Spinal Cord Injuries Gabriel C. Tender, MD

Spinal Cord Injuries
Gabriel C. Tender, MD
Assistant Professor of Clinical Neurosurgery, Louisiana State University in New Orleans
Staff Neurosurgeon, Touro Infirmary and West Jefferson Medical Center
Basic Anatomy and Physiology
What is the anatomy of the spinal cord on
cross section?
What is the anatomy of the spinal cord on
cross section?
What are the clinically important ascending
tracts and where do they cross over?
What are the clinically important descending
tracts and where do they cross over?
At what level does the spinal cord end and
why is it important?
What are the differences between UMN and
LMN? (e.g., cauda equina vs. myelopathy)
Acute vs. chronic injuries;
complete vs. incomplete injuries
• “Acute”=sudden onset of symptoms
• “Complete” ?
What is a complete spinal cord injury?
• “Complete” = absence of sensory and motor
function in the perianal area (S4-S5)
• Plegia = complete lesion
• Paresis = some muscle strength is preserved
• Tetraplegia (or quadriplegia)
• Injury of the cervical spinal cord
• Patient can usually still move his arms using the segments
above the injury (e.g., in a C7 injury, the patient can still flex
his forearms, using the C5 segment)
• Paraplegia
• Injury of the thoracic or lumbo-sacral cord, or cauda equina
• Hemiplegia
• Paralysis of one half of the body
• Usually in brain injuries (e.g., stroke)
Motor: how do you test each segment?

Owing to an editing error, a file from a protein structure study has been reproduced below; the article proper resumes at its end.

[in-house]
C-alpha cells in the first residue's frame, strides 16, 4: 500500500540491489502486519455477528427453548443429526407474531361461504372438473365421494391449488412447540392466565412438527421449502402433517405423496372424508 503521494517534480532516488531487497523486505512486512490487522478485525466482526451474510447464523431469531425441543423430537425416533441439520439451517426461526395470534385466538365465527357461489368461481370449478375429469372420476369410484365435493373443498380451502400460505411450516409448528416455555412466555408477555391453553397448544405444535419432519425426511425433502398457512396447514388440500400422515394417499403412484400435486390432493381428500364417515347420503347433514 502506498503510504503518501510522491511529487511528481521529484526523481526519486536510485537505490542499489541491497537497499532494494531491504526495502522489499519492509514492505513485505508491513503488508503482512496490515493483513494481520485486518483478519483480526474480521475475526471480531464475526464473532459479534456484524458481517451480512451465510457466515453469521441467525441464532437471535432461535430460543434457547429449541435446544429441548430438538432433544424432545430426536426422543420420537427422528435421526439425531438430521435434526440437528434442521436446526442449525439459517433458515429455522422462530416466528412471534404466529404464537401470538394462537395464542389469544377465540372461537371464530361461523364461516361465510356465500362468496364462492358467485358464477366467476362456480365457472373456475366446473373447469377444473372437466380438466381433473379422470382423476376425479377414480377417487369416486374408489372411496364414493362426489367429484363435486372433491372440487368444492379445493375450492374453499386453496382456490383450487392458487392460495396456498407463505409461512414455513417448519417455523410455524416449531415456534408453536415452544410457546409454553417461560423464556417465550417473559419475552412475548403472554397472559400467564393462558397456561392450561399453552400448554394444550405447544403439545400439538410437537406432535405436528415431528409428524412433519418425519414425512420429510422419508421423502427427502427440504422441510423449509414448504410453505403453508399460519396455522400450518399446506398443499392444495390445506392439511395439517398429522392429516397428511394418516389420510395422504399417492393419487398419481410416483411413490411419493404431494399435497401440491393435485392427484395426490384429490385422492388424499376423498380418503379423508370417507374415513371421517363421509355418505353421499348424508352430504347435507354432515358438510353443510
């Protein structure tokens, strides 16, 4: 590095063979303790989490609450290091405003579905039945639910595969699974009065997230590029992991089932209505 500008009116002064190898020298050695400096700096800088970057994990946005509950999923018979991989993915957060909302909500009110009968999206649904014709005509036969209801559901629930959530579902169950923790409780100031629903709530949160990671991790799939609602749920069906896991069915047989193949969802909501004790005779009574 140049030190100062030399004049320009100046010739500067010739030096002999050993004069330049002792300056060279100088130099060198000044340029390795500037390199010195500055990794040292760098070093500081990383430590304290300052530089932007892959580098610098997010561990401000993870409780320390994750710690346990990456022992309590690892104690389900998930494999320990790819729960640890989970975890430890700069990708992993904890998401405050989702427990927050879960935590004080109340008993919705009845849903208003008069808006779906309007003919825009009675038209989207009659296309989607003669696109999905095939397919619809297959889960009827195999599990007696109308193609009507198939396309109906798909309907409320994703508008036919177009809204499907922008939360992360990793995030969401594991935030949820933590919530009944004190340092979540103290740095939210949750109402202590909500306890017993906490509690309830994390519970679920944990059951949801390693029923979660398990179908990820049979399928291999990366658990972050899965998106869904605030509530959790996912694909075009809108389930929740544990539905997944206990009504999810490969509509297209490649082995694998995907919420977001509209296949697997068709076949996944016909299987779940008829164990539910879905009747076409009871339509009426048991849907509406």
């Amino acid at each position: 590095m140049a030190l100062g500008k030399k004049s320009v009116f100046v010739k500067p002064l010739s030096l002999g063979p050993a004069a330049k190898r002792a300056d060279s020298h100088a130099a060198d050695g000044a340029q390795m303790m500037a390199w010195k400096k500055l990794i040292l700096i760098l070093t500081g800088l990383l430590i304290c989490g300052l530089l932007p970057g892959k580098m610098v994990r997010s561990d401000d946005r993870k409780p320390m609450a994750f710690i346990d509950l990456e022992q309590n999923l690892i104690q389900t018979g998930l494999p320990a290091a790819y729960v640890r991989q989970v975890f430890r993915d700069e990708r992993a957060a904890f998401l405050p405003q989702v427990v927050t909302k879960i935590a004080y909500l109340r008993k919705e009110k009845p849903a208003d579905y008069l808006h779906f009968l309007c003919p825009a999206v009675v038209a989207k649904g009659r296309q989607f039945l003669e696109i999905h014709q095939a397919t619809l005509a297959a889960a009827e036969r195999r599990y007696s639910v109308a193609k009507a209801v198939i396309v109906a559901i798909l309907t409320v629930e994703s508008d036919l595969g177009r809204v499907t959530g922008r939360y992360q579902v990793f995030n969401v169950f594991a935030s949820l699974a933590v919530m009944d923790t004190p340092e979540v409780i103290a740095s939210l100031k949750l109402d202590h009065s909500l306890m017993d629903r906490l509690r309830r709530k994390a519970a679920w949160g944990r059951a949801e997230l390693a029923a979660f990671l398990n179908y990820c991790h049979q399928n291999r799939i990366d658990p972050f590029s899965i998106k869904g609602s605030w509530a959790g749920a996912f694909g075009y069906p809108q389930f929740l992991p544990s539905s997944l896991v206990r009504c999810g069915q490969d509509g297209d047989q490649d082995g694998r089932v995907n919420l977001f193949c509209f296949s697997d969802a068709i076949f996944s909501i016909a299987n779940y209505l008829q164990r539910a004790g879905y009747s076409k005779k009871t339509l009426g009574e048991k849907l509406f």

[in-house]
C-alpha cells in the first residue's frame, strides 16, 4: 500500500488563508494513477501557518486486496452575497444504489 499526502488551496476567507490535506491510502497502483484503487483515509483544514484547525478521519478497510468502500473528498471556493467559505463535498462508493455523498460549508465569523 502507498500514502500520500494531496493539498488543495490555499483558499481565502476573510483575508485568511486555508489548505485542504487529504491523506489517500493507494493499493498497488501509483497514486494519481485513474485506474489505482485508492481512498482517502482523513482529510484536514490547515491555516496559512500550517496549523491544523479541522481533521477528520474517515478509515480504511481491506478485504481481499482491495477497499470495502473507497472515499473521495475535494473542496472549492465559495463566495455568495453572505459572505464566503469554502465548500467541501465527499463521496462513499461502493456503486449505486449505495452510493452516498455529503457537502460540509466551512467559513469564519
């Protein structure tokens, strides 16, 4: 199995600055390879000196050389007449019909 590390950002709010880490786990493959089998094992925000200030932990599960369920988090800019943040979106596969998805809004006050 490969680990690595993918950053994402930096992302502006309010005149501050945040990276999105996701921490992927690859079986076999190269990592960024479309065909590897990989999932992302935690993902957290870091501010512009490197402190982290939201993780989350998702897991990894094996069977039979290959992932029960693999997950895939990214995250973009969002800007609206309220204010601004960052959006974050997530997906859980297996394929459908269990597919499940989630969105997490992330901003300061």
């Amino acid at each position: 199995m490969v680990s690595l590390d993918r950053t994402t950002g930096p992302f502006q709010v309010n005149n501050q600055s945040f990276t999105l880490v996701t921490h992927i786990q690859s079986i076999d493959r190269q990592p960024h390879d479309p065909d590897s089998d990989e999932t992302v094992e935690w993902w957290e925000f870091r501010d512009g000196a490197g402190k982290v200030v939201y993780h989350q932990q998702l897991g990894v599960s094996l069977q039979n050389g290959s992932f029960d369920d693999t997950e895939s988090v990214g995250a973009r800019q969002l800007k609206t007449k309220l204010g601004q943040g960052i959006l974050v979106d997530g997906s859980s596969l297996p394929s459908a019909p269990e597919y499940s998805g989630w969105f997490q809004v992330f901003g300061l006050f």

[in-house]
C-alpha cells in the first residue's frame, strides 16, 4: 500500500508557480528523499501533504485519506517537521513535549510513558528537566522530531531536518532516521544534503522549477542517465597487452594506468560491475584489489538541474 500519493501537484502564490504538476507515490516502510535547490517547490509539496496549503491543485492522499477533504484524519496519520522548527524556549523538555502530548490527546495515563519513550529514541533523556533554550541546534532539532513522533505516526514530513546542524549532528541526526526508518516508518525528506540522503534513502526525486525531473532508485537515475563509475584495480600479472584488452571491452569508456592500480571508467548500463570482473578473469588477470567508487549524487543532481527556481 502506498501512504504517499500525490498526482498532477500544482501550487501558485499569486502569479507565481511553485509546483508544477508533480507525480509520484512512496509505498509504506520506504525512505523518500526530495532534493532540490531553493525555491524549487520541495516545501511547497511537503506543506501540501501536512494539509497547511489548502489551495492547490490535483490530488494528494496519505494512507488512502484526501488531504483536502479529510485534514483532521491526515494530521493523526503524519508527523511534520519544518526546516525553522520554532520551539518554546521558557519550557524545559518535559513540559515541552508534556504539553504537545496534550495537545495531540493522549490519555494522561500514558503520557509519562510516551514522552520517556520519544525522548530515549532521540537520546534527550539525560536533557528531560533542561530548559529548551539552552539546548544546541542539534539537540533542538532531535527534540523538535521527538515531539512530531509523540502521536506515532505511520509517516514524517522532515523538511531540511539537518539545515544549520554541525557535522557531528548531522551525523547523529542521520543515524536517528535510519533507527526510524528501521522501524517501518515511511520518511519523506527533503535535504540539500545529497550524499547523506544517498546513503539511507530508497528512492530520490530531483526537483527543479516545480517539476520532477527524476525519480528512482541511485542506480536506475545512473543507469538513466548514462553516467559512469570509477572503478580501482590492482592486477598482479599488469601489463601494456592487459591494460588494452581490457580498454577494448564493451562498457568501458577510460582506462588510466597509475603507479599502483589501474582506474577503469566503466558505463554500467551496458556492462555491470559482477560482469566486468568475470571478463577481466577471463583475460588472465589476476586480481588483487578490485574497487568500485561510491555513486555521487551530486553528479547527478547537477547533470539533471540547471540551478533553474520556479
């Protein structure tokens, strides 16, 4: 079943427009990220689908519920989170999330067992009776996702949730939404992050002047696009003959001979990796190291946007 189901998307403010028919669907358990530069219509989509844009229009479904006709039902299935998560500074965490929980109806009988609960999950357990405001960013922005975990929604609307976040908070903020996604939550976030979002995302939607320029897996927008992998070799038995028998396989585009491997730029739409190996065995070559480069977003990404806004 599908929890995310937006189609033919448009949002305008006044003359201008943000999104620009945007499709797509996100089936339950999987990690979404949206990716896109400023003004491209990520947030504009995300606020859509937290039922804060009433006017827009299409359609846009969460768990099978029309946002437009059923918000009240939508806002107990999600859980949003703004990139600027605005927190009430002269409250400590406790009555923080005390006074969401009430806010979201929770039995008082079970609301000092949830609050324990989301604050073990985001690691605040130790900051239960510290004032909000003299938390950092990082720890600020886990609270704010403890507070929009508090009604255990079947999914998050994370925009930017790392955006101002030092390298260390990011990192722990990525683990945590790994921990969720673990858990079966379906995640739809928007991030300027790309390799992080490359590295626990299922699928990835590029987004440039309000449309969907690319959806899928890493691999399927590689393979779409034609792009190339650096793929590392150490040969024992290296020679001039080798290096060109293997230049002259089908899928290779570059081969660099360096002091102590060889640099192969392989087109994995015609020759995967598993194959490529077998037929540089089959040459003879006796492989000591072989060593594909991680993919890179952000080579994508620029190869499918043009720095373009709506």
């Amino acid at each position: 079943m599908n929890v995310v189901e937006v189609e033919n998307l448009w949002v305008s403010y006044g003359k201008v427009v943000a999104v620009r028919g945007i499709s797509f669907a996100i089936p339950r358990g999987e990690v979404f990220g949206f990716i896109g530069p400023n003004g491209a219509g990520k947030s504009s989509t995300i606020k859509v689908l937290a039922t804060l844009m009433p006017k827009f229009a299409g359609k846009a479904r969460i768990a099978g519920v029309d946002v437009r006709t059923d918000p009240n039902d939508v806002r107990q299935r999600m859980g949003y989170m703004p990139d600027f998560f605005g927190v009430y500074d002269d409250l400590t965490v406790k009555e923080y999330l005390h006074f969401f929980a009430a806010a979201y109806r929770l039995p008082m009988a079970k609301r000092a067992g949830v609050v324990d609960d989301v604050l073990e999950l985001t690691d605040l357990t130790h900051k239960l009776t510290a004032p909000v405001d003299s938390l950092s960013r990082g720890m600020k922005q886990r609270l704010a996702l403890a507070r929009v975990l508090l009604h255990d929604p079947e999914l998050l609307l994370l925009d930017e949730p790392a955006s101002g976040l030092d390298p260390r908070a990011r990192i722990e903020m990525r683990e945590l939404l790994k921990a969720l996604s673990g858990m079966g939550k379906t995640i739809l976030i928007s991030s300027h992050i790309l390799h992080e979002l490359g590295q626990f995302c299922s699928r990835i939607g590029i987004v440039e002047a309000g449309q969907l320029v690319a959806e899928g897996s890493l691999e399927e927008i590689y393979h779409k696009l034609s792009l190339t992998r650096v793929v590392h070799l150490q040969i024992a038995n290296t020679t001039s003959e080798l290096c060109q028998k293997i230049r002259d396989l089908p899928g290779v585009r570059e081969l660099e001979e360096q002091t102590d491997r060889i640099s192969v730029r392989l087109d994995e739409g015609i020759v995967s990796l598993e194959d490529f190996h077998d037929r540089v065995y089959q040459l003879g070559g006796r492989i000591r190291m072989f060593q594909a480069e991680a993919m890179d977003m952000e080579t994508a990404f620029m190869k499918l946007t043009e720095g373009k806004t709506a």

Motor: how do you grade the strength?
Sensory: how do you determine the level?
What are the important vegetative
functions and when are they affected?
• Deep Tendon Reflexes
• Arm
• Bicipital: C5
• Styloradial: C6
• Tricipital: C7
• Leg
• Patellar: L3, some L4
• Achilles: S1
• Pathological reflexes
• Babinski (UMN lesion)
• Hoffman (UMN lesion at or above cervical spinal cord)
• Clonus (plantar or patellar) (long standing UMN lesion)
What is and how do you determine the level
of injury?
• Motor level = the last level with at least 3/5
(against gravity) function
• NB: this is the most important for clinical purposes
• Sensory level = the last level with preserved
• Radiographic level = the level of fracture on
plain XRays / CT scan / MRI
• NB: spine level does not correspond to spinal cord
level below the cervical region
Case scenario
25 y/o white male
Fell off the roof (20 feet)
Had to be intubated at the scene by EMS
Consciousness regained shortly thereafter
Could not move arms or legs
Could close and open eyes to command
Not able to breathe by himself–totally
dependent on mechanical ventilation
High cervical injuries (C3 and above)
• Motor and sensory deficits involve the entire
arms and legs
• Dependent on mechanical ventilation for
breathing (diaphragm is innervated by C3-C5
Case scenario
19 y/o white male
Diving accident (shallow water)
No loss of consciousness
Could not understand why he could not move
his legs, forearms and hands (he could shrug
shoulders and elevate arms)
• BP 75/40, HR 54/’
• Had difficulties breathing and required
intubation a few hours after the accident
Midcervical injuries (C3-C5)
• Varying degrees of diaphragm dysfunction
• Usually need ventilatory assistance in the acute
• Shock
What is the difference between spinal shock
and neurogenic shock?
• Spinal shock is mainly a loss of reflexes (flaccid
• Neurogenic shock is mainly hypotension and
bradycardia due to loss of sympathetic tone
Neurogenic shock
• Seen in cervical injuries
• Due to interruption of the sympathetic input
from hypothalamus to the cardiovascular
• Hallmark: hypotension (due to vasodilation, due
to loss of sympathetic tonic input) is associated
with bradycardia (not tachycardia, the usual
response), due to inability to convey the
information to the vasomotor centers in the
spinal cord
Low cervical injuries (C6-T1)
• Usually able to breathe, although occasionally
cord swelling can lead to temporary C3-C5
involvement (need mechanical ventilation)
• The level can be determined by physical exam